- June 13 – Bruno de Finetti (died 1985), statistician.
- June 18 – Orvan Hess (died 2002), obstetrician.
- June 23 – Derek Jackson (died 1982), spectroscopist and steeplechase rider (also his twin brother Vivian).
- July 2 – Hans Bethe (died 2005), Nobel Prize Physicist.
- August 19 – Philo T. Farnsworth (died 1971), television pioneer.
- September 1 – Karl August Folkers (died 1997), biochemist.
- September 4 – Max Delbrück (died 1981), biologist.
- October 2 – Willy Ley (died 1969), scientific populariser.
- November 3 – Carl Benjamin Boyer (died 1976), historian of mathematics.
- November 5 – Fred Lawrence Whipple (died 2004), American astronomer who coined the term "dirty snowball" to explain the nature of comets.
- November 18 – George Wald (died 1997), scientist.
- December 9 – Grace Hopper (died 1992), American computer scientist.
- December 25 – Ernst Ruska (died 1988), German Nobel Prize Physicist.
- January 13 (Old Style December 31, 1905) – Alexander Stepanovich Popov (born 1859), Russian physicist.
- February 27 – Samuel Pierpont Langley (born 1834), American astronomer.
- March 8 – Henry Baker Tristram (born 1822), English ornithologist.
- April 19 – Pierre Curie (born 1859), French winner of the Nobel Prize in Physics.
- May 15 – James Blyth (born 1839), Scottish electrical engineer.
- July 5 – Paul Drude (born 1863), German physicist (suicide).
- September 5 – Ludwig Boltzmann (born 1844), Austrian physicist.
- Tswett, Mikhail (1906). "Physikalisch-Chemische Studien über das Chlorophyll: Die Adsorption". Berichte der Deutschen botanischen Gesellschaft 24: 316–326.
- Tswett, Mikhail (1906). "Adsorptionanalyse und chromatographische Methode: Anwendung auf die Chemie des Chlorophylls". Berichte der Deutschen botanischen Gesellschaft 24: 384–393.
- Reid, H. F. (1910). The Mechanics of the Earthquake, The California Earthquake of April 18, 1906: Report of the State Investigation Commission 2. Washington, D.C.: Carnegie Institution of Washington.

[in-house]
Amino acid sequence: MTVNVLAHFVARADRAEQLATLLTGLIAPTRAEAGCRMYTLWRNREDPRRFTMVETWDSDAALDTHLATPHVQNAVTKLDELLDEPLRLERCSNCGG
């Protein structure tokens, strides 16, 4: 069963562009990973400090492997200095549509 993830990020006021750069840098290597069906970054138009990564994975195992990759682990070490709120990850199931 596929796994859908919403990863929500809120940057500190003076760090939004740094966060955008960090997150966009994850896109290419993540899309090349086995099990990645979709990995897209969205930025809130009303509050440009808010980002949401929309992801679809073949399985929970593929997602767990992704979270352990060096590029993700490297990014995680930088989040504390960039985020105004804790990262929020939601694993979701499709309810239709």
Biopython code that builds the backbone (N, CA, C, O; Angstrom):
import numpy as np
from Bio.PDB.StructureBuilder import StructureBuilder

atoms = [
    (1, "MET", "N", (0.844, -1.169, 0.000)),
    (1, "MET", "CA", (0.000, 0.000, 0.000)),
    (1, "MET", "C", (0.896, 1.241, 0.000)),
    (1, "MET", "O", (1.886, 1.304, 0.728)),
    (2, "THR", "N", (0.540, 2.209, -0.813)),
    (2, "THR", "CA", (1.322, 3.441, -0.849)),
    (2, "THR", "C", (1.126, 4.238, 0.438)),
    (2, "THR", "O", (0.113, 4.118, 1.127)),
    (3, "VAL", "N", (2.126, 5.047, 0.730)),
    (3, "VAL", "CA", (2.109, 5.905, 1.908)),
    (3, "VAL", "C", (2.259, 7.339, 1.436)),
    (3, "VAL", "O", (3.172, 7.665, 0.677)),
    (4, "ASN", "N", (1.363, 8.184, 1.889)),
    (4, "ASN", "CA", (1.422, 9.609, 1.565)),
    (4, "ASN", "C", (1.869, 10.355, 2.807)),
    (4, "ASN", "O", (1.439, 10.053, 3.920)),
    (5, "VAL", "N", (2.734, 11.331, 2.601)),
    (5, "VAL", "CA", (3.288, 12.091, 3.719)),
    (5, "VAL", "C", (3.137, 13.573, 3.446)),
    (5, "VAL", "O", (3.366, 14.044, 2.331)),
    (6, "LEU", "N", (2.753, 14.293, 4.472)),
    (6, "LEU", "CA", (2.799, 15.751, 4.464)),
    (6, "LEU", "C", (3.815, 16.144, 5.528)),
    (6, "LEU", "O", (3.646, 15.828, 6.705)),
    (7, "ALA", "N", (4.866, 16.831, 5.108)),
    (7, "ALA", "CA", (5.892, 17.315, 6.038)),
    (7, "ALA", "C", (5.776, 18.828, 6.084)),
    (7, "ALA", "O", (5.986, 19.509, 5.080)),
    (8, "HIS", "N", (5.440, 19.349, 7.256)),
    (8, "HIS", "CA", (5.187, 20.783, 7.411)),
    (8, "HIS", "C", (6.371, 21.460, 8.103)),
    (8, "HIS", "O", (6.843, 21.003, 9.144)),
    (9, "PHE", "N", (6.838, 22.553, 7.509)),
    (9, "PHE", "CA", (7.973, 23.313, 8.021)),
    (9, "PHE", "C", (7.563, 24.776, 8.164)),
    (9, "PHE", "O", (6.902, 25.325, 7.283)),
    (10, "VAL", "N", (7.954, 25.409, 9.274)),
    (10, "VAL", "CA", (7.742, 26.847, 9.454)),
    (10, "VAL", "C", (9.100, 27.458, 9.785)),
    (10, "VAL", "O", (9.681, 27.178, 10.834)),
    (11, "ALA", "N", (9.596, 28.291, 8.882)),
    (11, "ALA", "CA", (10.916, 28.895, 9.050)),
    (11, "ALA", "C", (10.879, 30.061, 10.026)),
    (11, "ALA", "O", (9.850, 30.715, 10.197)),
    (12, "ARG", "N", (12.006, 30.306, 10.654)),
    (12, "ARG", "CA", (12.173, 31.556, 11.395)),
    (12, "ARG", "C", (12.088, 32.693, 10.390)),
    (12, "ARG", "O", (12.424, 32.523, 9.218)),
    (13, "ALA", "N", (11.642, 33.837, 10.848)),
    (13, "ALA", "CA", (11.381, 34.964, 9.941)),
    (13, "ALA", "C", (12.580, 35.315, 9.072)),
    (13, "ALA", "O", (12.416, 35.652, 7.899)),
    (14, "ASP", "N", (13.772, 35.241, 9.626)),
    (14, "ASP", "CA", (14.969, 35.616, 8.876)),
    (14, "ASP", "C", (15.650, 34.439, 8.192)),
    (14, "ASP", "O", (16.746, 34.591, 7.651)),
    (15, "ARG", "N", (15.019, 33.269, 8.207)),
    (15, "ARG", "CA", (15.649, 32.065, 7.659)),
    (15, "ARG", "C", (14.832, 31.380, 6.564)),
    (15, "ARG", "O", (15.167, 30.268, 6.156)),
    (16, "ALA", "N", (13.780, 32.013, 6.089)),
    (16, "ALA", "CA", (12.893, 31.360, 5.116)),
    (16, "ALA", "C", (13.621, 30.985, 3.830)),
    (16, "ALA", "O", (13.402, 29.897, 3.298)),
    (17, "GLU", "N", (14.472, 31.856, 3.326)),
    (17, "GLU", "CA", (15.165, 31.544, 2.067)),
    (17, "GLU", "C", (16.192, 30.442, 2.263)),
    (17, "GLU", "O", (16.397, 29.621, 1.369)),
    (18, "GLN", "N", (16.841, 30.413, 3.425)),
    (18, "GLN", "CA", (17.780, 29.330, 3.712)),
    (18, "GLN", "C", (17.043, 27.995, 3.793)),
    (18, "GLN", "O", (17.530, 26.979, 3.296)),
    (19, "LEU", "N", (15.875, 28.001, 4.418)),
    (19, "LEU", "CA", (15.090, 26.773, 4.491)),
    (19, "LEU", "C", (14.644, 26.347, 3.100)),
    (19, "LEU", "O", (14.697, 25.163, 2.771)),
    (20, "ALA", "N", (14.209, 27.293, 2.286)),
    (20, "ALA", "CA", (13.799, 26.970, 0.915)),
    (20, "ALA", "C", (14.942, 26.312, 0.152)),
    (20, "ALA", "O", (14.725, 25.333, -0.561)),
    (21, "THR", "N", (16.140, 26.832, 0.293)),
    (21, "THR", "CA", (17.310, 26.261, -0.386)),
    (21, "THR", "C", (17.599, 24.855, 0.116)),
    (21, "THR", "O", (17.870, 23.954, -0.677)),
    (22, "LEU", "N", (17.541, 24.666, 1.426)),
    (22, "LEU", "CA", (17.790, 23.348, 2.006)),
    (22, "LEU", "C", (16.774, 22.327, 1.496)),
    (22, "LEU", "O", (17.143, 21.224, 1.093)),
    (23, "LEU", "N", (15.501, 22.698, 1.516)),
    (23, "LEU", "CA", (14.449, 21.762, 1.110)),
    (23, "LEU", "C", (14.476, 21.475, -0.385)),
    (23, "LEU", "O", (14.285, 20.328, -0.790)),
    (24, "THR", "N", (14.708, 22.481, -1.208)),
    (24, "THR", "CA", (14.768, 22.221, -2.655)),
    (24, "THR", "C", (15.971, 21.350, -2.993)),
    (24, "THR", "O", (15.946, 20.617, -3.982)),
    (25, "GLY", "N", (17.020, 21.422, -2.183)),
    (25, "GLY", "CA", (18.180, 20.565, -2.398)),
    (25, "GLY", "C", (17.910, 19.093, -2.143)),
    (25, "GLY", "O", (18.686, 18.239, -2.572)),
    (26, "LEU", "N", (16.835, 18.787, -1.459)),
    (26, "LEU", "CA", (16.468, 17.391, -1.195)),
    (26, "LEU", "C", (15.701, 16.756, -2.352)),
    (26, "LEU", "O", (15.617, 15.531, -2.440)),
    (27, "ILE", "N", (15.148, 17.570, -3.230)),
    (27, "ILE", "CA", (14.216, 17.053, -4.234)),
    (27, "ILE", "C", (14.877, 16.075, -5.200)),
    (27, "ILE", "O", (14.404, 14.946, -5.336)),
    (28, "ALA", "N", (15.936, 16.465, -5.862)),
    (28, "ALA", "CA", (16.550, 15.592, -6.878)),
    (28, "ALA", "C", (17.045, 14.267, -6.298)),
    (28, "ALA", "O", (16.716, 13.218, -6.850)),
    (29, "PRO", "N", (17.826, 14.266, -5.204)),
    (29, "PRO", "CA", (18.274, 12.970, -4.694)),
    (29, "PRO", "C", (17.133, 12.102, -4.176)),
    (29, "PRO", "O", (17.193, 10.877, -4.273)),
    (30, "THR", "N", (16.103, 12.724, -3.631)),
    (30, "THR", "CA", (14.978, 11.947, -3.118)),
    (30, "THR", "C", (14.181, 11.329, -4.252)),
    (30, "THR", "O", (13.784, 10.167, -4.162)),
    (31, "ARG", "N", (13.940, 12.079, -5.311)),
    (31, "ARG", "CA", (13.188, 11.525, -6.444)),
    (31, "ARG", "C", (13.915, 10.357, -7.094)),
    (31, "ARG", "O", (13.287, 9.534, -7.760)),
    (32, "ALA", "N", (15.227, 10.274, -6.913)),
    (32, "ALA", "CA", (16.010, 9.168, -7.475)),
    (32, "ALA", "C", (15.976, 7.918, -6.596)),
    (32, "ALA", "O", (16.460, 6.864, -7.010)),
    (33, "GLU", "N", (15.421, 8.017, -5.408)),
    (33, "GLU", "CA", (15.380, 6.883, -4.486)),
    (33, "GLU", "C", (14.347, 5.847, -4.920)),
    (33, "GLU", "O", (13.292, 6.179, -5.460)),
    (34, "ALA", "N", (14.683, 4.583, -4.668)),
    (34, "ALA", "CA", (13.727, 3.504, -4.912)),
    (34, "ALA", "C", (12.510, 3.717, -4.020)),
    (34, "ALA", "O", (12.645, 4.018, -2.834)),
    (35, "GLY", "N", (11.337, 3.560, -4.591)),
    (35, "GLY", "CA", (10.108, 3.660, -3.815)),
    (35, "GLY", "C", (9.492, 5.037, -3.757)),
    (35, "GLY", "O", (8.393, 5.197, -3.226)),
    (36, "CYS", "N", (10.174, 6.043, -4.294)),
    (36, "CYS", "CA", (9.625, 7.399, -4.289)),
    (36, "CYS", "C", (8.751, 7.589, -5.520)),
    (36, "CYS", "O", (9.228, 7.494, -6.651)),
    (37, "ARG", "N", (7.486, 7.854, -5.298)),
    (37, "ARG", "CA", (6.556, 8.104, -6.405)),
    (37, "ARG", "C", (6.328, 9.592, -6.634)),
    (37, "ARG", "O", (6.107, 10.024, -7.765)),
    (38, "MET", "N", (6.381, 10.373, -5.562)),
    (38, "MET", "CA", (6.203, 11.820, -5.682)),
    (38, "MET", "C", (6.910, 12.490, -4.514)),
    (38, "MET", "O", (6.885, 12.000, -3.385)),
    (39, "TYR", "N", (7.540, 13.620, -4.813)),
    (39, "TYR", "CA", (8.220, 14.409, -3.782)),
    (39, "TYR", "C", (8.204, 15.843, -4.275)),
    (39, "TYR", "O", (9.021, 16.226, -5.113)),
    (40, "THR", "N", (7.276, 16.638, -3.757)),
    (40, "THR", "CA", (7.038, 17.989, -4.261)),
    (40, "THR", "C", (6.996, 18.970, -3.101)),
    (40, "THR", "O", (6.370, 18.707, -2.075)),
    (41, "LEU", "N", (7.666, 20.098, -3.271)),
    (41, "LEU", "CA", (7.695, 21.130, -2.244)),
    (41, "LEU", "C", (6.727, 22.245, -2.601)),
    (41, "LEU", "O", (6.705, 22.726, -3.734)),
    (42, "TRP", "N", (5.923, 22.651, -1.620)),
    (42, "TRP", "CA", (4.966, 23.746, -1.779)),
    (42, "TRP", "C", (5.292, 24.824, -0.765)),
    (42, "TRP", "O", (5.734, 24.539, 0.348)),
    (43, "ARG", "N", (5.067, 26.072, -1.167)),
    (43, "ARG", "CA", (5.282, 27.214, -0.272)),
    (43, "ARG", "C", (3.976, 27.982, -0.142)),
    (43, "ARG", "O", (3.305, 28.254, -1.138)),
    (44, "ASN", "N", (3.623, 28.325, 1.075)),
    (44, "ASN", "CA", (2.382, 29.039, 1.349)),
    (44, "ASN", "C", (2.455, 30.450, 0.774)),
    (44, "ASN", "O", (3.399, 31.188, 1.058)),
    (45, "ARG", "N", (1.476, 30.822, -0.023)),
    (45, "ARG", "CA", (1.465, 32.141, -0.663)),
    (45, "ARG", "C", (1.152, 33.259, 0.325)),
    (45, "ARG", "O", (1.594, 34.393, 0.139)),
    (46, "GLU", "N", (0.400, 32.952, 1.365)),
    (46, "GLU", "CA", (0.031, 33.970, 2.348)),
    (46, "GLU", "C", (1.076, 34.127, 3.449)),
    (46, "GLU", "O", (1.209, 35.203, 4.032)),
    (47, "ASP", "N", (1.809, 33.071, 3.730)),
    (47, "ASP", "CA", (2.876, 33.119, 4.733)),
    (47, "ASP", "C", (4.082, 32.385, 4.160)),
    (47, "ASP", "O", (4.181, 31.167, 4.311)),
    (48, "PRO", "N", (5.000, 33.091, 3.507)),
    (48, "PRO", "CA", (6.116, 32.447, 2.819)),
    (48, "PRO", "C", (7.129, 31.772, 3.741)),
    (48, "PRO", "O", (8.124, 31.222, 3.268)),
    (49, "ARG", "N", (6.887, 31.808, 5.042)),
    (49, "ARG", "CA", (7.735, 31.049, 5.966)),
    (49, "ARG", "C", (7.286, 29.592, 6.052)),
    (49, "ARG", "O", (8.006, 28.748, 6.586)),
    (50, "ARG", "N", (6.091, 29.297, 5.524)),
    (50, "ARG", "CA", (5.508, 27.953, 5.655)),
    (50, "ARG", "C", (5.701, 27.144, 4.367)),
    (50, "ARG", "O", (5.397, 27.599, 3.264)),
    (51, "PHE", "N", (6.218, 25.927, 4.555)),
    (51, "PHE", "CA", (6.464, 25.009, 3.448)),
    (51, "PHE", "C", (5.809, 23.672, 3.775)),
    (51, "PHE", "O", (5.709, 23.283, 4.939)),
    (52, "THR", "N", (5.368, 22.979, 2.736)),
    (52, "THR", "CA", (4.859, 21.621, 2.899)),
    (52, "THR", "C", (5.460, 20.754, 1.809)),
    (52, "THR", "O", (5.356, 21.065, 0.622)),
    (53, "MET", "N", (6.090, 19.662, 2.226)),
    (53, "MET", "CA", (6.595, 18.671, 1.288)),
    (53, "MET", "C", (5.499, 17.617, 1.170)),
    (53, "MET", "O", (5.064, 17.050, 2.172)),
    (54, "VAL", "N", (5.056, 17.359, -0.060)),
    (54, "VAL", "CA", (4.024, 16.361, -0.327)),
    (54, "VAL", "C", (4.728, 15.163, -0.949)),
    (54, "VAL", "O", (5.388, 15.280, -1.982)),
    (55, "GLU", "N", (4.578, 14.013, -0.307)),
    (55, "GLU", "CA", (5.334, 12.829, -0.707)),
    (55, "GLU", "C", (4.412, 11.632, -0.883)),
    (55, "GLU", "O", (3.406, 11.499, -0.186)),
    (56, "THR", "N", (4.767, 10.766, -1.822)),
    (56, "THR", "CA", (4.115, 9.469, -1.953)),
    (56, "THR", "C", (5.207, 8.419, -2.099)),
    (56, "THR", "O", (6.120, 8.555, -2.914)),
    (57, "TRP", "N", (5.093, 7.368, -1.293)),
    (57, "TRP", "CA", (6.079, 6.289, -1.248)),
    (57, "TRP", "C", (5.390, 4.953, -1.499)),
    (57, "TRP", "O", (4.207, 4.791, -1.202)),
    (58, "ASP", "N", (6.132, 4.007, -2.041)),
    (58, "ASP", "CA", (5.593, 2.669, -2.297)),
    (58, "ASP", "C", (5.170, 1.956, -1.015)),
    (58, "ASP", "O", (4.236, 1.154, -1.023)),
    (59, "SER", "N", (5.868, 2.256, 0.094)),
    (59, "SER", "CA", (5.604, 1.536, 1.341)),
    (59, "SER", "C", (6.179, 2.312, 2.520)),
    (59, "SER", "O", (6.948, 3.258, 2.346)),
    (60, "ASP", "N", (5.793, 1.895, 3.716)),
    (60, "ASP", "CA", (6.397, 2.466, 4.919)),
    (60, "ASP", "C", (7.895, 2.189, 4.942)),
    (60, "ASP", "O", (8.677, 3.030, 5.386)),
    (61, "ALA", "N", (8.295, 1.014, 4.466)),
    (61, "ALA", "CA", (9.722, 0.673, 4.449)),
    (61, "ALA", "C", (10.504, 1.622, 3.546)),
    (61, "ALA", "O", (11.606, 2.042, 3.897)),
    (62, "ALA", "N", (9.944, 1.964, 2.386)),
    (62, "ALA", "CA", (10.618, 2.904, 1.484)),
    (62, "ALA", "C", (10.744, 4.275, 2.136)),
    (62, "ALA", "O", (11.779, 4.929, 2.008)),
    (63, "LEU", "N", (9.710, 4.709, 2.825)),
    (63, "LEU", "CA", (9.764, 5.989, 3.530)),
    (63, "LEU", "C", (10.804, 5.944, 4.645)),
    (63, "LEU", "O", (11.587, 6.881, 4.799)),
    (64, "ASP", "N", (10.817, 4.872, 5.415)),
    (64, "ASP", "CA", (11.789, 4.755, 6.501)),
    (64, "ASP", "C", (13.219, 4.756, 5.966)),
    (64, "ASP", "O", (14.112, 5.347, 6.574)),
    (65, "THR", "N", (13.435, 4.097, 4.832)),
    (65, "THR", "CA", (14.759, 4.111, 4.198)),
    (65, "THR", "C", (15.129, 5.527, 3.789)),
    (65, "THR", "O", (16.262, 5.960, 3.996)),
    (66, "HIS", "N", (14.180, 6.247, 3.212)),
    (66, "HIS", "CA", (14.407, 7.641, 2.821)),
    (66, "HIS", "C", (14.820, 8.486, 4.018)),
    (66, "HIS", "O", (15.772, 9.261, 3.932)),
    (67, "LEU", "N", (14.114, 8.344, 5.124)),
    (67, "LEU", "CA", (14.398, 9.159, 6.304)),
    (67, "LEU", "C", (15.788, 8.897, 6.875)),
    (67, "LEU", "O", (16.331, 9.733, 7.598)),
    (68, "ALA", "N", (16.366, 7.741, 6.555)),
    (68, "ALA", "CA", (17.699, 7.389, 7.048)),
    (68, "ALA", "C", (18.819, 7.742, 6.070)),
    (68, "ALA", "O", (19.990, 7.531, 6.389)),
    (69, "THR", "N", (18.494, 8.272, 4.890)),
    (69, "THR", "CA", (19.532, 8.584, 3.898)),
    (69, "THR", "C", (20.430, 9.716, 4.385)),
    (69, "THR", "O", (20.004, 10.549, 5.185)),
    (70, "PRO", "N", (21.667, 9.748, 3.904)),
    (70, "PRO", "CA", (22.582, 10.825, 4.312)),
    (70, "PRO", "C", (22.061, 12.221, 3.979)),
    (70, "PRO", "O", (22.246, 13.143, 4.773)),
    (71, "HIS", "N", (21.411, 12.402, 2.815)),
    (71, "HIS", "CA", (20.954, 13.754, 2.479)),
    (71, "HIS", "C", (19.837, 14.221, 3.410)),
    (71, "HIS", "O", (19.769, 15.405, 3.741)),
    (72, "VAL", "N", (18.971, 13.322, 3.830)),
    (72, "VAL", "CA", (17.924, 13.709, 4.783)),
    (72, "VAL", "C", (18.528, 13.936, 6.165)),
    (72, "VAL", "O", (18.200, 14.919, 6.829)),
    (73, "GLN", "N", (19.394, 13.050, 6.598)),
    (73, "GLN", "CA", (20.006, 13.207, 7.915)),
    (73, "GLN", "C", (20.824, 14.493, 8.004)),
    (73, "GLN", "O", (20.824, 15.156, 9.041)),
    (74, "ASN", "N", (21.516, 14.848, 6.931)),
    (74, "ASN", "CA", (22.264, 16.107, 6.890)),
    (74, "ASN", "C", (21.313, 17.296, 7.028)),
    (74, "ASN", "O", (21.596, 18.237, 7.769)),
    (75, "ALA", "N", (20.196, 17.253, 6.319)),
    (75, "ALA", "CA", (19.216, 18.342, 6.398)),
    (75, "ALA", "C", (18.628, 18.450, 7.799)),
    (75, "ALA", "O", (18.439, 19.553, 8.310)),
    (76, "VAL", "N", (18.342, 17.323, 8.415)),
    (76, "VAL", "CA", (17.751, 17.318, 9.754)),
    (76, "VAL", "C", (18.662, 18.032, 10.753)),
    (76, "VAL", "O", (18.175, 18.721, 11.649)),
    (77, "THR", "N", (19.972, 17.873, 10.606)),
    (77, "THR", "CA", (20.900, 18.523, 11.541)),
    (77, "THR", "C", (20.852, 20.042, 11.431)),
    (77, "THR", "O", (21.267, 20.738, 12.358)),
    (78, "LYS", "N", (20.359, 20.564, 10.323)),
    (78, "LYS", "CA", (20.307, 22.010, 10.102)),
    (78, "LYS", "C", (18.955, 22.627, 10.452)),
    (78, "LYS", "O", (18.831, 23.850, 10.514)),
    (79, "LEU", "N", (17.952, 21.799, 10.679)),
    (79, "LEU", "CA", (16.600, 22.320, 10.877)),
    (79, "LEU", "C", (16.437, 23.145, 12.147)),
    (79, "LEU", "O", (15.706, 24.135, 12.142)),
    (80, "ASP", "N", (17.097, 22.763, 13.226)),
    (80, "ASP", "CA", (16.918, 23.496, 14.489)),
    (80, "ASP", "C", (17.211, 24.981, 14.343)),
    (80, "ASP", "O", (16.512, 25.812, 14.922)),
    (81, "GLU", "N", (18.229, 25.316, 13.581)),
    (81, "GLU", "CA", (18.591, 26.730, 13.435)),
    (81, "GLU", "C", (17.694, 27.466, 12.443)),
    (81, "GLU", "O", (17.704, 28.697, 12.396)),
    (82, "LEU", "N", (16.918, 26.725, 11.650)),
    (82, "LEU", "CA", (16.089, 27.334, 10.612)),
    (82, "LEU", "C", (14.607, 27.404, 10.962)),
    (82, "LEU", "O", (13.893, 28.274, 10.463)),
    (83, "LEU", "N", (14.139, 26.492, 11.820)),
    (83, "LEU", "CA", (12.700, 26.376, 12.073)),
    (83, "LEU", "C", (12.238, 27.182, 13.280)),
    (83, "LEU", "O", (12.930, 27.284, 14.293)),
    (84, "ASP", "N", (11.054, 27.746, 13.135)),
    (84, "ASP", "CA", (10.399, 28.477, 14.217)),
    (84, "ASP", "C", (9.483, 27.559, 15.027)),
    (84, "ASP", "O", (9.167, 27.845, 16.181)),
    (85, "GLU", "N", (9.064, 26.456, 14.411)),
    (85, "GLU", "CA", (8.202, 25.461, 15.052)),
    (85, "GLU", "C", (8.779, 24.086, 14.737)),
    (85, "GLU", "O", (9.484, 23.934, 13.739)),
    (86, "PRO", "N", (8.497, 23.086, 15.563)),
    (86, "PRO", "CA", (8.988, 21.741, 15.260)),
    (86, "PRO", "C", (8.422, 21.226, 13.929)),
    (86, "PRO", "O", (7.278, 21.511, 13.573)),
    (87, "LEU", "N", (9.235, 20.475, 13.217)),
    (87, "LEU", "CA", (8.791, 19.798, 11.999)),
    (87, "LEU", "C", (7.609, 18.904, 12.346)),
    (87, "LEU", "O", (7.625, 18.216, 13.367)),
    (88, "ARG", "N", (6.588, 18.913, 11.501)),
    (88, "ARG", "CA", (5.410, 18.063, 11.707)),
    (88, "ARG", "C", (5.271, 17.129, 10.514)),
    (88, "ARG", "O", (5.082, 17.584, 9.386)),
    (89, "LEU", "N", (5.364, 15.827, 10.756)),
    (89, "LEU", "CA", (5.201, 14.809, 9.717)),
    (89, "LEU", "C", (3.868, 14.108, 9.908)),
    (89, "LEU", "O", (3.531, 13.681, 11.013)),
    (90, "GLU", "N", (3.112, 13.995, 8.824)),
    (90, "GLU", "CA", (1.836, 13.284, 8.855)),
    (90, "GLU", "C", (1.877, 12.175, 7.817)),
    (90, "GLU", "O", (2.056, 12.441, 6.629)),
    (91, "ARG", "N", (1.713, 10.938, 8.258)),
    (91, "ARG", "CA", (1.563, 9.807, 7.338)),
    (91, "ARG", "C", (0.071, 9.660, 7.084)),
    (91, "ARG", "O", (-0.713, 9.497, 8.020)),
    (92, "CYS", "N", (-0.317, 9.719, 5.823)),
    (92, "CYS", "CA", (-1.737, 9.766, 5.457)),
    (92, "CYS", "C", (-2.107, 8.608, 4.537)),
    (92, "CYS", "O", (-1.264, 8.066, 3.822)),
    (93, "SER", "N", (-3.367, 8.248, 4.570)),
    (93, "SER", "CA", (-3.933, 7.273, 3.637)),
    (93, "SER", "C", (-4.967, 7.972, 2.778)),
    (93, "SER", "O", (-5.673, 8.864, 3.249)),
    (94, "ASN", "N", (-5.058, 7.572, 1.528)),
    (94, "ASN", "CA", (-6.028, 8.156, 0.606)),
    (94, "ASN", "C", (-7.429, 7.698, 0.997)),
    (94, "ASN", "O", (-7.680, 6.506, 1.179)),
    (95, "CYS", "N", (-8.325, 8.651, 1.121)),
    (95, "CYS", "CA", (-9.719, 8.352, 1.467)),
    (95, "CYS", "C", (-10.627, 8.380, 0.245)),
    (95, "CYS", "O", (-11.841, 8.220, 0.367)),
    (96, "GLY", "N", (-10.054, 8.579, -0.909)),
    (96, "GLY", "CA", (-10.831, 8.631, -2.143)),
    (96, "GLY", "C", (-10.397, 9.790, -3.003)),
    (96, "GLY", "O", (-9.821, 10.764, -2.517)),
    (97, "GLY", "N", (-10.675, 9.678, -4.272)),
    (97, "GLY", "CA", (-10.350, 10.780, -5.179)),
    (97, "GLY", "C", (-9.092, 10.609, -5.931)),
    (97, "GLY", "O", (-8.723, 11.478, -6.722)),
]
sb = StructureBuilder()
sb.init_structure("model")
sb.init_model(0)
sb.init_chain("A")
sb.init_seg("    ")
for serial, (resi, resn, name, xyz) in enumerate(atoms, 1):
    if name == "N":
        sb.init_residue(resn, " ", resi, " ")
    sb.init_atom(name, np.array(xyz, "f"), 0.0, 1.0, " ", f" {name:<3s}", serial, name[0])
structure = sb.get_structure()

- Bragg, William (1936). "Tribute to Deceased Fellows of the Royal Society". Science 84 (2190): 544. doi:10.1126/science.84.2190.539. PMID 17834950.
- Porter, Roy (1997). The Greatest Benefit to Mankind: a medical history of humanity from antiquity to the present. London: HarperCollins. p. 474. ISBN 0-00-215173-1.
- Alzheimer, Alois (1907). "Über eine eigenartige Erkrankung der Hirnrinde". Allgemeine Zeitschrift fur Psychiatrie und Psychisch-Gerichtlich Medizin 64 (1–2): 146–148.
- Maurer, Konrad; Ulrike (2003). Alzheimer: the Life of a Physician and Career of a Disease. New York: Columbia University Press. ISBN 0-231-11896-1.
- Berchtold, N. C.; Cotman, C. W. (1998). "Evolution in the conceptualization of dementia and Alzheimer's disease: Greco-Roman period to the 1960s". Neurobiology of Aging 19 (3): 173–89. doi:10.1016/S0197-4580(98)00052-9. PMID 9661992. Retrieved 2011-10-21.
- Bancroft, T. L. (1906). "On the aetiology of dengue fever". Australian Medical Gazette 25: 17–18.
- Dyson, George (2012). Turing's Cathedral: The Origins of the Digital Universe. Pantheon. ISBN 0-375-42277-3.
- "17.10.1906: First Photoelectric Fax Transmission". Deutsche Welle. 2012-01-04.
- Elliott Laboratories (2003). The Anschutz Gyro-Compass and Gyroscope Engineering. Watchmaker Publishing. pp. 7–24.
- Galison, Peter (1987). How Experiments End. University of Chicago Press. pp. 34–37. ISBN 978-0-226-27915-2. Retrieved 2012-02-18.